Presentation on theme: "1 Where is the Full Fat Fear of Crime: Has 25 Years of Homogenised Data Misled Criminologists and Policy Makers? Is it time to Get Real? Mike Sutton and."— Presentation transcript:
1 Where is the Full Fat Fear of Crime: Has 25 Years of Homogenised Data Misled Criminologists and Policy Makers? Is it time to Get Real? Mike Sutton and Andromachi Tseloni Nottingham Trent University
2 Pseudo Neighbourhoods (Hope 2007) –Using BCS sampling structure to cluster individuals together –Using common geo-referencing systems to attach info from other sources such as the Census to seek to characterise the environments of respondents (Kennedy & Forde 1990, Osborn at al. 1992, 1996, Trickett et al. 1995, Rountree & Land 1996, Ellingworth et al. 1997, Osborn & Tseloni 1998, Lauritsen 2001, Hope et al. 2001, Kershaw & Tseloni 2005, Tseloni 2006, 2007)
3 What Does Pseudo Neighbourhood Analysis Tell Us? (Kershaw & Tseloni 2005). 20% of pseudo neighbourhoods alone contribute to one third of household crime in England and Wales. 20% of pseudo neighbourhoods contribute to nearly half of personal crime
4 How are Fear and Crime Distributed across Pseudo Neighbourhoods? (Kershaw & Tseloni 2005) Household crime incidence rates in the 10% highest such crime pseudo neighbourhoods (p- ns) are just over three times higher than in the 10% safest p-ns (0.66 vs 0.18). 2005) Personal crime rates differ by a multiplier of roughly 6 (1.15 vs 0.02) between the highest and lowest such crime p-ns. Fear of crime in the 10% most fearful pseudo neighbourhoods is almost three times higher than in the perceived safest ones (5.5 vs 2).
5 Is Fear of Crime related to Crime within Pseudo Neighbourhoods? (Tseloni 2007) Fear of crime and household victimisation are correlated (0.35) between pseudo neighbourhoods.
6 How Pseudo Neighbourhoods profile affects Fear & Household Crime? (Tseloni 2007) Fear of crime and household crime rates rise in pseudo neighbourhoods with: –High proportion of young (16-24) people –High population density and –High deprivation But only fear of crime increases in pseudo-neighbourhoods with high ethnic minority population
7 What fear? (Ditton and Farrall 2007) Fear of crime has been inadequately measured in national crime surveys Fear of crime taps crime experiences closer when the construct best reflects the theoretical concept (Gray et al 2008; Tseloni & Zarafonitou 2008). Current survey measures show raised fear for the crime type mostly covered in the media at the time of fieldwork and they are conceptually non-comparable over time or cross-nationally due to changes in survey questions, media reports & political agendas on crime & crime prevention (Ditton et al. 2003; 2005; Pleysier et al. 2005)
8 How Might Pseudo Neighbourhood Analysis Inform Policy? Tricket, Osborn and Ellingworth (1995) Pseudo Neighbourhood (area) contribute 60% of the explanation of the likelihood of household victimisation. Tseloni (2006) Pseudo Neighbourhood effects are weaker than household characteristics for the explanation of the number of crimes per household (also perhaps due to the 8 years gap between crime and area information from the Census).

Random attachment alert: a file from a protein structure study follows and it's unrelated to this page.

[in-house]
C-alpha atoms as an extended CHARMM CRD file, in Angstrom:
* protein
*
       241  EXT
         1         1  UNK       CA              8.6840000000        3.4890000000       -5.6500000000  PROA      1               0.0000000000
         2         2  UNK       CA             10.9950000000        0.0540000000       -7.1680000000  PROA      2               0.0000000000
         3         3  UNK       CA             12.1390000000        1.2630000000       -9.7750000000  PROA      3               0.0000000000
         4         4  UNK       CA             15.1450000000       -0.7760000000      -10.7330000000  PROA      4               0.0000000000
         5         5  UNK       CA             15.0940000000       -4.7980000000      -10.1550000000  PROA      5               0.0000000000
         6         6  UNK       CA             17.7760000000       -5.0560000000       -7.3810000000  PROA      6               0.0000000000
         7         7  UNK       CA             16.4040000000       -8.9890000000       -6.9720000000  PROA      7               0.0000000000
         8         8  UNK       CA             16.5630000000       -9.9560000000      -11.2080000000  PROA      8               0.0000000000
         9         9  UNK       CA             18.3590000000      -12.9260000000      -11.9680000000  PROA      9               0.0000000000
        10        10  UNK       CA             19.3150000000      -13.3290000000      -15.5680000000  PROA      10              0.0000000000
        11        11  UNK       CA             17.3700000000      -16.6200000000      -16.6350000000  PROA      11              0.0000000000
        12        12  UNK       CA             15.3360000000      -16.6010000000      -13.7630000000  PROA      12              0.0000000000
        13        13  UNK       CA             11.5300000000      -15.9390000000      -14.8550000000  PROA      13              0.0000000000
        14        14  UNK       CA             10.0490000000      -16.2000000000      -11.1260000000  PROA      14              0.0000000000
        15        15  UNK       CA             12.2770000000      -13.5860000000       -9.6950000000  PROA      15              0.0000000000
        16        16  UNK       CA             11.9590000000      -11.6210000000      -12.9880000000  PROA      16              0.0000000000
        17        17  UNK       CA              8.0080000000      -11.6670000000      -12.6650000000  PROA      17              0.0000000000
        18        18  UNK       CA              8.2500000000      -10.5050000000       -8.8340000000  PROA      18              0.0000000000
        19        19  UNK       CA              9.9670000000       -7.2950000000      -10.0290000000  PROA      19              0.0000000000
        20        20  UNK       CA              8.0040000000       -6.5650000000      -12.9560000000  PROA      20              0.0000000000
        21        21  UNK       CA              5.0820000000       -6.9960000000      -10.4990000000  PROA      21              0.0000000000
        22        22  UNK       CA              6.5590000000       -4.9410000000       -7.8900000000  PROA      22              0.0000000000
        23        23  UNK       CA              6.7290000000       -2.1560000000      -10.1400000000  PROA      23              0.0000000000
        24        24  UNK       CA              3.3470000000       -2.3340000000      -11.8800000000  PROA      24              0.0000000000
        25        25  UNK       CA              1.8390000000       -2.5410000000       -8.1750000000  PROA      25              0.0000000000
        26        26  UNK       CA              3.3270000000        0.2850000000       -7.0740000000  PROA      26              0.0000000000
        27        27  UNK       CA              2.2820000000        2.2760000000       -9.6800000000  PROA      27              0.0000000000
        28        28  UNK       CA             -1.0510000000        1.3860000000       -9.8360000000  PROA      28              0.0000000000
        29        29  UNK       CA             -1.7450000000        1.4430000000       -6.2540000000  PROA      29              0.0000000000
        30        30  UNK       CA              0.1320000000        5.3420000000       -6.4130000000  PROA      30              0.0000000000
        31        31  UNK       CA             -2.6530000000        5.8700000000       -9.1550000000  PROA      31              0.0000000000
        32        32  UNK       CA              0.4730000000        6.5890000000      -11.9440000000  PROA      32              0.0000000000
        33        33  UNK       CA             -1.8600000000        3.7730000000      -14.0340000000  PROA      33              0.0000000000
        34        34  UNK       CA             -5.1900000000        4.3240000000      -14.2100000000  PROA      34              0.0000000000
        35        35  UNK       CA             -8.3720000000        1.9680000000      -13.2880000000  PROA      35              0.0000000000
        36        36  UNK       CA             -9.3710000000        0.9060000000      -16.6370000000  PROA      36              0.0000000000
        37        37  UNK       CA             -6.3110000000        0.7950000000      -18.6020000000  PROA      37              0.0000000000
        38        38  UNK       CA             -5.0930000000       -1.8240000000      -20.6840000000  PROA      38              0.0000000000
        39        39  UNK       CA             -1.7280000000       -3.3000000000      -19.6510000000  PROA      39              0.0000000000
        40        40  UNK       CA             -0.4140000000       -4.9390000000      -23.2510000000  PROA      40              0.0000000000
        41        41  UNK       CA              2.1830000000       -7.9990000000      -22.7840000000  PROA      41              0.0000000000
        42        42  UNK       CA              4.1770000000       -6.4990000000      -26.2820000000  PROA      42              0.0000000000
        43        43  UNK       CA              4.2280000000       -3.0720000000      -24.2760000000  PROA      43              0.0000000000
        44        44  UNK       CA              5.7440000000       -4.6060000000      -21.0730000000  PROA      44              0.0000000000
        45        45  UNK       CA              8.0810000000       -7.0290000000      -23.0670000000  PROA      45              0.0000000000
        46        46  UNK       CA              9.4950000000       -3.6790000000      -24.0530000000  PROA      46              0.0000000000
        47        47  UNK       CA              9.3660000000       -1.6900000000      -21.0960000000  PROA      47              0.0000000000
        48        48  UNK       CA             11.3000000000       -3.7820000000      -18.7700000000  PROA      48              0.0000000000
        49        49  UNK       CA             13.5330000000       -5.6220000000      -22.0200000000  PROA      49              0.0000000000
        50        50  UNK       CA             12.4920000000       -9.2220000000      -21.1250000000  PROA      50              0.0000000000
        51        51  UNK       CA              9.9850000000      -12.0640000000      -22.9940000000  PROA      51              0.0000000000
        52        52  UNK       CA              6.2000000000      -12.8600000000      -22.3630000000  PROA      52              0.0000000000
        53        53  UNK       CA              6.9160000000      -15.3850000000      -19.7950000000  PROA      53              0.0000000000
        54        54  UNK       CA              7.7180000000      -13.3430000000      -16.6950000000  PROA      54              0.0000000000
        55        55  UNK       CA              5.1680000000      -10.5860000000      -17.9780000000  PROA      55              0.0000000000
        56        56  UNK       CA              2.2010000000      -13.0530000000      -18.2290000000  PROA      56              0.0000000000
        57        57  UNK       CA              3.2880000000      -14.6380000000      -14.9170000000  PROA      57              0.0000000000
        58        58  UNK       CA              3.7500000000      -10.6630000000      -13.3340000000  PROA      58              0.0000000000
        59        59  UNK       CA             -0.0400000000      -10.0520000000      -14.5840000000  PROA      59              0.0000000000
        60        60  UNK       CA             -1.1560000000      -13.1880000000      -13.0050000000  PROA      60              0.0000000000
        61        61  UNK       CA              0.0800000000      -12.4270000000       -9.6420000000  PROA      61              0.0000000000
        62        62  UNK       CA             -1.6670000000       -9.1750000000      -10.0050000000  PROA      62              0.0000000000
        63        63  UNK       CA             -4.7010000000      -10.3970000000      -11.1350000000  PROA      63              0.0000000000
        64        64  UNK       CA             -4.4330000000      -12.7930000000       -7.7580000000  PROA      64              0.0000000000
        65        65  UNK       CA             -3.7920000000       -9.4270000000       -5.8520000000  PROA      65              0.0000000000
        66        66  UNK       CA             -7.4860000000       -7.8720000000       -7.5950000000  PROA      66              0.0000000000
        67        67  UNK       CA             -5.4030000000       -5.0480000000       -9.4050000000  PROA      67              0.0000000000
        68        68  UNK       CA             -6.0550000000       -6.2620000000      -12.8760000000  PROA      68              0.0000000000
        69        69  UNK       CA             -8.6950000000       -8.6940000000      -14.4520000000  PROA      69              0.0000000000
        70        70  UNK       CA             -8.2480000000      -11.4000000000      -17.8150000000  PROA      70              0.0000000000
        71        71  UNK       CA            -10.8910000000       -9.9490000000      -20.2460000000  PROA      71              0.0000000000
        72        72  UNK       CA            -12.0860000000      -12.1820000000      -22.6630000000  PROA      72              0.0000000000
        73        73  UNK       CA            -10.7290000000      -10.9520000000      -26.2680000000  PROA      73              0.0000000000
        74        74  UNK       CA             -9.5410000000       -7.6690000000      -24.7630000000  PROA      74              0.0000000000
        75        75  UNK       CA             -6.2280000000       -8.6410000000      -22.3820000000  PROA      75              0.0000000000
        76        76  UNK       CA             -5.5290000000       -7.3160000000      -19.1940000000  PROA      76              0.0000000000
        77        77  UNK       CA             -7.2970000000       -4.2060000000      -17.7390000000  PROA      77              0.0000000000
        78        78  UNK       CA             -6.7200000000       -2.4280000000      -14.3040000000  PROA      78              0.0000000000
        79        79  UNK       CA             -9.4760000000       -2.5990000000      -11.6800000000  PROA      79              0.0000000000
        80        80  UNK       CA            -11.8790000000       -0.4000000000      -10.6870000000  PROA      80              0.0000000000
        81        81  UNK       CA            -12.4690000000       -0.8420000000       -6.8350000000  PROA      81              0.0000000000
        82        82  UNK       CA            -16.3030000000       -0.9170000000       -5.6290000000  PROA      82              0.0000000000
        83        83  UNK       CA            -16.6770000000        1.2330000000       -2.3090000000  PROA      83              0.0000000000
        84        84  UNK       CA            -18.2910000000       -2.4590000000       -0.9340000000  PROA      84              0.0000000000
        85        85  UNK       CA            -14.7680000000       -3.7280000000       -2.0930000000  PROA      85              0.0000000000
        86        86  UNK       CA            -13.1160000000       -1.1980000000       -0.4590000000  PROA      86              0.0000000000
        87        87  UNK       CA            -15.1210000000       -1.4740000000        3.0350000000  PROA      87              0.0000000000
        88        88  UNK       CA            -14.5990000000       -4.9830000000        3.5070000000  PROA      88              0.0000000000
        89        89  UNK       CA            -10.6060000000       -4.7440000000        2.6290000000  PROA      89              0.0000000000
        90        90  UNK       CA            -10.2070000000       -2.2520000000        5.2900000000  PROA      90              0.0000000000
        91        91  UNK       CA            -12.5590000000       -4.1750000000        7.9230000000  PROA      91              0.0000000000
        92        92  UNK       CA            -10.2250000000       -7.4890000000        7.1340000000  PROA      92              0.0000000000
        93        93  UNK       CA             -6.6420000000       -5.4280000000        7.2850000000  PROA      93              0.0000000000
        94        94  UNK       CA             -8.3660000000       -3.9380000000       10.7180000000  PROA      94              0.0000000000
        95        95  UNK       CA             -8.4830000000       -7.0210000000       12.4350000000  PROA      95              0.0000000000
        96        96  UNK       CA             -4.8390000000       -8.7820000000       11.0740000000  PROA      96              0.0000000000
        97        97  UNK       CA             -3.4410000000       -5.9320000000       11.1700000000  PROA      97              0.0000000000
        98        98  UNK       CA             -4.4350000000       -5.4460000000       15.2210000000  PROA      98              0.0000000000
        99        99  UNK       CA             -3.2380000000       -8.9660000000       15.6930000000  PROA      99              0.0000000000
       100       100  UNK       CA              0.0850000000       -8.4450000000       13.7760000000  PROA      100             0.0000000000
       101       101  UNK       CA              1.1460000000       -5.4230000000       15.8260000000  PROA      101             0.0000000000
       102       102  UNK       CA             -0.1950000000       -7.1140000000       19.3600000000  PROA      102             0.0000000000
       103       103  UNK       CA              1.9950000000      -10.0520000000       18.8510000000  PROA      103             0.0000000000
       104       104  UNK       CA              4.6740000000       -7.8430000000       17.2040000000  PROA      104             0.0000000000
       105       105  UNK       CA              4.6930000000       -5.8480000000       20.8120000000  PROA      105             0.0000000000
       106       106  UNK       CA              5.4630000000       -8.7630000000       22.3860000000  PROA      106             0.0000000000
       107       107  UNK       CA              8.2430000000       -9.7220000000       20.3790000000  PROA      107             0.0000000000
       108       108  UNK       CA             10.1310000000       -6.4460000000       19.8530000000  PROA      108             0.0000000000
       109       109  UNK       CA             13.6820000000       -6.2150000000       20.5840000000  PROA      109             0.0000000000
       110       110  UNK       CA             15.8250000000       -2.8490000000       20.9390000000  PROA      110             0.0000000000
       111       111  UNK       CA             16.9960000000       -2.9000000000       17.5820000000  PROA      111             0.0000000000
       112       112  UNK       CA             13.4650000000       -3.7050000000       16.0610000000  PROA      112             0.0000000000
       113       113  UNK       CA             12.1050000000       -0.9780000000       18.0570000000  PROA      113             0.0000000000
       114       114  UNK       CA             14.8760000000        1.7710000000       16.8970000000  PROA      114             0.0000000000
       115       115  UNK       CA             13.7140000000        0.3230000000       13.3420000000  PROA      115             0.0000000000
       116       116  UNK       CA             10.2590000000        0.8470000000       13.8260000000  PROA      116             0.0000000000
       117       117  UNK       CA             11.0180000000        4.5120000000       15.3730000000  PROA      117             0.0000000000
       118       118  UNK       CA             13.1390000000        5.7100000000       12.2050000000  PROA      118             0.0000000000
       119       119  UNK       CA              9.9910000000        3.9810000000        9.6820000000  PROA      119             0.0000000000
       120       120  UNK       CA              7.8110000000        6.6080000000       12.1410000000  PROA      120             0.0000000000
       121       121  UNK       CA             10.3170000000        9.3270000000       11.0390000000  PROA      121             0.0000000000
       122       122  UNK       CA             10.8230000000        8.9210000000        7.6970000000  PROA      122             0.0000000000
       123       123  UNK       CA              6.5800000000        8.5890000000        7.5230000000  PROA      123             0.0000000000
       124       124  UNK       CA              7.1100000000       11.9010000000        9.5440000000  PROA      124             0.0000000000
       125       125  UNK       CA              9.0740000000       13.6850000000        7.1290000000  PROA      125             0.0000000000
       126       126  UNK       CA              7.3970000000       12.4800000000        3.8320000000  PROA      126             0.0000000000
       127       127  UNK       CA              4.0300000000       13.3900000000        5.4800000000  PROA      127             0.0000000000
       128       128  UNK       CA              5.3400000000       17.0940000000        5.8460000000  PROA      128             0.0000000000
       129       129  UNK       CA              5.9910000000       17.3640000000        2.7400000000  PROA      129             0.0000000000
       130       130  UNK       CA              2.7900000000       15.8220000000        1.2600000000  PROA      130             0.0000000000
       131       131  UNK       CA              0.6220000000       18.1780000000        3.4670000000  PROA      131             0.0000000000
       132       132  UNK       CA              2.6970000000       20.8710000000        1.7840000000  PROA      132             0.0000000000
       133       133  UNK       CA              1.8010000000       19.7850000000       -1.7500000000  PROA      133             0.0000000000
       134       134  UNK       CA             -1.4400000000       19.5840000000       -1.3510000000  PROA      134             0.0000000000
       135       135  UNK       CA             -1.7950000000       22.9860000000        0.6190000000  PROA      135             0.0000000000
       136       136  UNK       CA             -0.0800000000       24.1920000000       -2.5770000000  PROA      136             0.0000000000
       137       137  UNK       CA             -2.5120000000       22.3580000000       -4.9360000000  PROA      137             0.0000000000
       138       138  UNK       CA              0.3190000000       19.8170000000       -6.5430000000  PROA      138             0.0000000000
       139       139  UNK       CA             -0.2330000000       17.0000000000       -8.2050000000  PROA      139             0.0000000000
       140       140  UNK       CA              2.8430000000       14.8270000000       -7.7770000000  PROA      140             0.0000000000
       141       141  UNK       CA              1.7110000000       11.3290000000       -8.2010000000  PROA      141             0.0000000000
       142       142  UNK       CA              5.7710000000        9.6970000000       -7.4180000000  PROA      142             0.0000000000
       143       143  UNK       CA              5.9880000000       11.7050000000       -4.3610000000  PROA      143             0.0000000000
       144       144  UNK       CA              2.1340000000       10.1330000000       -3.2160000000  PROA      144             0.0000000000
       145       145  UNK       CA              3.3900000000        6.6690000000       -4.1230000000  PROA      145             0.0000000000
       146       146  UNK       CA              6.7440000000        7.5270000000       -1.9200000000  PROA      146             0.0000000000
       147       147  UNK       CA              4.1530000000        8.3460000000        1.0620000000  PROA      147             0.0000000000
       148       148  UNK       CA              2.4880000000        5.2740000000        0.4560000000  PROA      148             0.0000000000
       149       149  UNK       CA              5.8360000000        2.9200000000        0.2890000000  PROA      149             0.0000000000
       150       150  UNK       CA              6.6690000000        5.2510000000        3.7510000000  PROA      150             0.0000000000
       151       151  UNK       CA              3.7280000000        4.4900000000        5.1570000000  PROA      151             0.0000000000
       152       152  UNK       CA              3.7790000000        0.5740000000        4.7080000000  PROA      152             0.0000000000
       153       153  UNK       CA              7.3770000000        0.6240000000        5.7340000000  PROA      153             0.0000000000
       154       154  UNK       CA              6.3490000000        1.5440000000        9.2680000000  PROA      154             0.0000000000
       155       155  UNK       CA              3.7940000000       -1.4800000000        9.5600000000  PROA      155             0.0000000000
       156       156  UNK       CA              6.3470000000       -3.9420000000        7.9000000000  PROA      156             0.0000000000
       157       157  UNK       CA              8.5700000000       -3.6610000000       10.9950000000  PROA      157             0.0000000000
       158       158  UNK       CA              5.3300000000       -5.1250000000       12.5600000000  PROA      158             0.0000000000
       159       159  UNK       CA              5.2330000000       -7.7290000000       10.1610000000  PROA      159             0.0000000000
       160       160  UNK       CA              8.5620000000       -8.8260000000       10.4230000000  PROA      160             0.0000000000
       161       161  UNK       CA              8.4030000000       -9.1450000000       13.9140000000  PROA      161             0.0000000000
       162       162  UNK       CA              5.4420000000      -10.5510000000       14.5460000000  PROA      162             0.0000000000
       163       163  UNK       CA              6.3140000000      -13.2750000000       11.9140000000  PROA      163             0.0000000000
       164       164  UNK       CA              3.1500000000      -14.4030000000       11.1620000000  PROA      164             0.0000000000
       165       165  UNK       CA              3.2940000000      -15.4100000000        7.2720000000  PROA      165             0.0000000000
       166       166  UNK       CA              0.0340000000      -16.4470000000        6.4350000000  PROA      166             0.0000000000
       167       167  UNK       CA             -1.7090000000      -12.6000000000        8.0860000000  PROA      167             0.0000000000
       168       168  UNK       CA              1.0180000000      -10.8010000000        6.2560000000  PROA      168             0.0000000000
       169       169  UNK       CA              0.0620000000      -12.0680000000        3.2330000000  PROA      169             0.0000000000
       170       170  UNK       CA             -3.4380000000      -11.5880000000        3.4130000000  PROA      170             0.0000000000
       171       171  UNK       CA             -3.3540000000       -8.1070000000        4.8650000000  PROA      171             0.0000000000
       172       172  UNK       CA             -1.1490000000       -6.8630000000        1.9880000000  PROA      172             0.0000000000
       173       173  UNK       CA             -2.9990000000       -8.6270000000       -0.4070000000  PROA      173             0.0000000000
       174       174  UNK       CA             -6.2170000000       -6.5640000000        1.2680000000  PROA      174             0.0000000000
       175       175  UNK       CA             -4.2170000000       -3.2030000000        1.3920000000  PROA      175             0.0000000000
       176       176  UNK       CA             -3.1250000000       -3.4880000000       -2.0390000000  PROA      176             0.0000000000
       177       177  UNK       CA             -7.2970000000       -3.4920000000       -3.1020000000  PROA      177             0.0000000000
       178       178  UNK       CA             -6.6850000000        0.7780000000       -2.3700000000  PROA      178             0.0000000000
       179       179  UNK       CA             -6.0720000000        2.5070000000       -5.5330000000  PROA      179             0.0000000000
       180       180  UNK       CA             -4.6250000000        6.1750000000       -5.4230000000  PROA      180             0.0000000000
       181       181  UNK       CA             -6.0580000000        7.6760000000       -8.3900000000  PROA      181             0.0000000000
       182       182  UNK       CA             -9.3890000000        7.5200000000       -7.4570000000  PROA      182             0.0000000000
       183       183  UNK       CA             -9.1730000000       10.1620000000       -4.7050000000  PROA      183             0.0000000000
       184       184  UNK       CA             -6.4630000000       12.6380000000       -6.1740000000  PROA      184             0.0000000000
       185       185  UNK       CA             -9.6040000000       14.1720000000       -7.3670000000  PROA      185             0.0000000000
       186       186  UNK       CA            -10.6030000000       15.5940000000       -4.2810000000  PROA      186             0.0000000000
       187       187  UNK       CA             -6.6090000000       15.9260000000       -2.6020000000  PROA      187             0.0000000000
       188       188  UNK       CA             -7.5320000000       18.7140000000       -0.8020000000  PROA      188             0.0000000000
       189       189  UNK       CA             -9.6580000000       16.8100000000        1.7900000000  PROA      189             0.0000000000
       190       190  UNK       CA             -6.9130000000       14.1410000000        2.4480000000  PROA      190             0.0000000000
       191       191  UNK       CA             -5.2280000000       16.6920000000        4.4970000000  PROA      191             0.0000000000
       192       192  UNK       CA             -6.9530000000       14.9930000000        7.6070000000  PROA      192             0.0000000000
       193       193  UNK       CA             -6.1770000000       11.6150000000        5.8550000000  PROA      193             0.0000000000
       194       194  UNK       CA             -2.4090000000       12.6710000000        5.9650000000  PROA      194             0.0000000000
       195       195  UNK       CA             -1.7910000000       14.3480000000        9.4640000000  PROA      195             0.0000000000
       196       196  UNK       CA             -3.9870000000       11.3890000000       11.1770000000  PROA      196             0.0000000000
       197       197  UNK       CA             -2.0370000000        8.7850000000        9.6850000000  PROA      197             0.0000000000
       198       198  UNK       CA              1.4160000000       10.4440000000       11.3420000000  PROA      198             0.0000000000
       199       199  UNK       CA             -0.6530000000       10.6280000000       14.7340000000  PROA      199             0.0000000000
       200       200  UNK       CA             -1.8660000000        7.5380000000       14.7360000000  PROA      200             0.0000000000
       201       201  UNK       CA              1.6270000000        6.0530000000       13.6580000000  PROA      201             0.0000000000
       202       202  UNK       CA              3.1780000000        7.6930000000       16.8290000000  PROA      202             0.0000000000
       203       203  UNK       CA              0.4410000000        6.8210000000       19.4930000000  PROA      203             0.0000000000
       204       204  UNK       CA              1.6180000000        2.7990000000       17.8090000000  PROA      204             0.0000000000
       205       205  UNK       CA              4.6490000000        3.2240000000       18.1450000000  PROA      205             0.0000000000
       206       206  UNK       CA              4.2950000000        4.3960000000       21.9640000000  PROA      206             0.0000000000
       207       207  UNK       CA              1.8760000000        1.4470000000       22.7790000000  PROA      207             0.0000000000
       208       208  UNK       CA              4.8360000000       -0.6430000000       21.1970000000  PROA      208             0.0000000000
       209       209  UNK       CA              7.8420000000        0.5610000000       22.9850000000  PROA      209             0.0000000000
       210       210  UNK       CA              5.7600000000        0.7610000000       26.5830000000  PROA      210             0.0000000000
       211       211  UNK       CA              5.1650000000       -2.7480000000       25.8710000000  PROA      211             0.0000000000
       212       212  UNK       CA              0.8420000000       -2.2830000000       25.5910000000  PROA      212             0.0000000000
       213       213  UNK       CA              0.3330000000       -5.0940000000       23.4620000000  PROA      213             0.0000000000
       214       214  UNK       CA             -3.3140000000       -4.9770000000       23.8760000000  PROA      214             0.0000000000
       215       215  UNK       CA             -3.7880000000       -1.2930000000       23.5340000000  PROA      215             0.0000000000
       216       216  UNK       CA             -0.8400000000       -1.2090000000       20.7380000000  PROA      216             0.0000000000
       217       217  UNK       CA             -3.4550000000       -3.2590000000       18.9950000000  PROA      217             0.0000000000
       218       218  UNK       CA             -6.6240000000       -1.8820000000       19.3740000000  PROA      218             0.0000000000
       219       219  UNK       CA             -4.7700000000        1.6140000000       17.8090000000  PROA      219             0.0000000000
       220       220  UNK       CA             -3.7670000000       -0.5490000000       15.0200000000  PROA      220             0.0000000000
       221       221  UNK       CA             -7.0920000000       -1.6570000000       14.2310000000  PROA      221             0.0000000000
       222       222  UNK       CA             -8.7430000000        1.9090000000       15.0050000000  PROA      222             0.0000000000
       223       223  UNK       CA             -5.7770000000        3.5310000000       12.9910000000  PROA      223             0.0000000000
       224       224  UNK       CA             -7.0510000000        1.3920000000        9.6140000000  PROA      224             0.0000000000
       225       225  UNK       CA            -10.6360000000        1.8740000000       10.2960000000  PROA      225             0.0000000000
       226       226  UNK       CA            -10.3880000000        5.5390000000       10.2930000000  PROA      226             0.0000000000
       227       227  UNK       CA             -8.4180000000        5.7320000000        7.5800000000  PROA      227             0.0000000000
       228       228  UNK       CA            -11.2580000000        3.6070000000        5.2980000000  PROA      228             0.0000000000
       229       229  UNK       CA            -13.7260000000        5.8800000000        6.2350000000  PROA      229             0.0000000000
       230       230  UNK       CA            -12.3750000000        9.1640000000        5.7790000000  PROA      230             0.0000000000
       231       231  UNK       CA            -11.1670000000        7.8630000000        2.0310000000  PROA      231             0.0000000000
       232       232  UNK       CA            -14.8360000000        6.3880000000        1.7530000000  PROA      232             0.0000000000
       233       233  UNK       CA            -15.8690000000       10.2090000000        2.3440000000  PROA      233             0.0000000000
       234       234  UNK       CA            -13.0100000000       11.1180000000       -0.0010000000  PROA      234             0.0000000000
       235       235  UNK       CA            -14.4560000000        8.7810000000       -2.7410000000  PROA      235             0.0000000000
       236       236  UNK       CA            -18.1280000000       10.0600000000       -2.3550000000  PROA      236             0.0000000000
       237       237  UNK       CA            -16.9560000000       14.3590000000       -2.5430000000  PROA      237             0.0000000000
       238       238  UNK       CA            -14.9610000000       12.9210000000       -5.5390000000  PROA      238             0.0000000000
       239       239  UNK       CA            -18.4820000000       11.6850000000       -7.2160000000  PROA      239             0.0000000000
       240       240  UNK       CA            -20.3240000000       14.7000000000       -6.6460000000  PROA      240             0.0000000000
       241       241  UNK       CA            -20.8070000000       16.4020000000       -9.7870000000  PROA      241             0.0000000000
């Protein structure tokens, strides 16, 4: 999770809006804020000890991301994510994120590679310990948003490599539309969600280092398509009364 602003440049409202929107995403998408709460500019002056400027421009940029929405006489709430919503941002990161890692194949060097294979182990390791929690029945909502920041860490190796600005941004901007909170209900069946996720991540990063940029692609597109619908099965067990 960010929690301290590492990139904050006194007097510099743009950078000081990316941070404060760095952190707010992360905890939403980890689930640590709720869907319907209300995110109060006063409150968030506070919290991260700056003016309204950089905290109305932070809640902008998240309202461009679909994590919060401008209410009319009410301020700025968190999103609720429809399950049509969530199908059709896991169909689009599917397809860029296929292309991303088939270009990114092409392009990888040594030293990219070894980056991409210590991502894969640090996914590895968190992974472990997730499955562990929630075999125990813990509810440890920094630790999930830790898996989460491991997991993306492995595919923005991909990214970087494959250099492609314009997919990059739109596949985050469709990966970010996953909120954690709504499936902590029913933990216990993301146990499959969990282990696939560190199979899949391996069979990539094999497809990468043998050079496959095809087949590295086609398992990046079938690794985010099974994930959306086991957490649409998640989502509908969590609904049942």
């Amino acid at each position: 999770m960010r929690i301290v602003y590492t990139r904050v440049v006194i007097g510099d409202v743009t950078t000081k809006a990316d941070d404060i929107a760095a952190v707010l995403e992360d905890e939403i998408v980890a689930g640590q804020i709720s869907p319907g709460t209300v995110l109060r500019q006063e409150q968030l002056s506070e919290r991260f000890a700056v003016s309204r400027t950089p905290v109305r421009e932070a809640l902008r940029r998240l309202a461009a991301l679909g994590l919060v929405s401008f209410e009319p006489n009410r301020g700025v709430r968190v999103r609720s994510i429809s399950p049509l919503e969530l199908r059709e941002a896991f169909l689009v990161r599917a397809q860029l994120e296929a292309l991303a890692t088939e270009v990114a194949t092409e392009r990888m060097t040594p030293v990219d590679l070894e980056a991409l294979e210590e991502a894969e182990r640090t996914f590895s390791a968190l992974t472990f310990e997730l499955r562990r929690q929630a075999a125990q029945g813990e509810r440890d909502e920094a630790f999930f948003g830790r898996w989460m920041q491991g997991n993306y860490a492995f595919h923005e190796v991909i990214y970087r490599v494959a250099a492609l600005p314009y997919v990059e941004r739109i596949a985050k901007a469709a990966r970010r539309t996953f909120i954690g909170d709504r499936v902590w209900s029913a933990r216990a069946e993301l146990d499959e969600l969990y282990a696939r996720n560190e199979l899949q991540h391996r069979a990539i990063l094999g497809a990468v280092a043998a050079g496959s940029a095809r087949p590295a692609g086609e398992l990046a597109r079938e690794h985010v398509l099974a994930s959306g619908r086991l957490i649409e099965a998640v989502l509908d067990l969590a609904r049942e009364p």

9 How Might Pseudo Neighbourhood Analysis Inform Policy? (Tseloni and Pease, forthcoming) Crimes against two households with similar characteristics who reside in the same pseudo-neighbourhood are correlated (0.33) Burglaries and thefts are highly correlated (0.54) Event communicability within an area is higher when the crime category is narrowed down (p.142) as well as when the household profile is that of a more vulnerable type.
10 How Might Pseudo Neighbourhood Analysis Inform Policy? Measurement of fear of crime which may accurately reflect the theoretical concept (Ditton and Farrall 2007). Fear of crime distribution over crime- related pseudo neighbourhood deciles by specific crime type as well as accounting for sampling variation Employment of concurrent pseudo neighbourhood and crime information
11 How Might Pseudo Neighbourhood Analysis Inform Policy? If between-individual differences are deemed more important for repeat victimisation (Pease & Laycock 1996) and between-neighbourhood differences are more important for victimisation risk (Tricket et al. 1995) then social policy may be directed to targeting vulnerable households within problem areas to reduce crime in a cost-effective manner.
12 Is Pseudo Neighbourhood Analysis Pseudo-Science? A Telling Question Have pseudo-neighbourhoods EVER been tested to compare results from them with what happens when BCS pseudo neighbourhoods are compared with REAL named, geographically distinct notorious problem neighbourhoods and REAL desirable neighbourhoods? NO!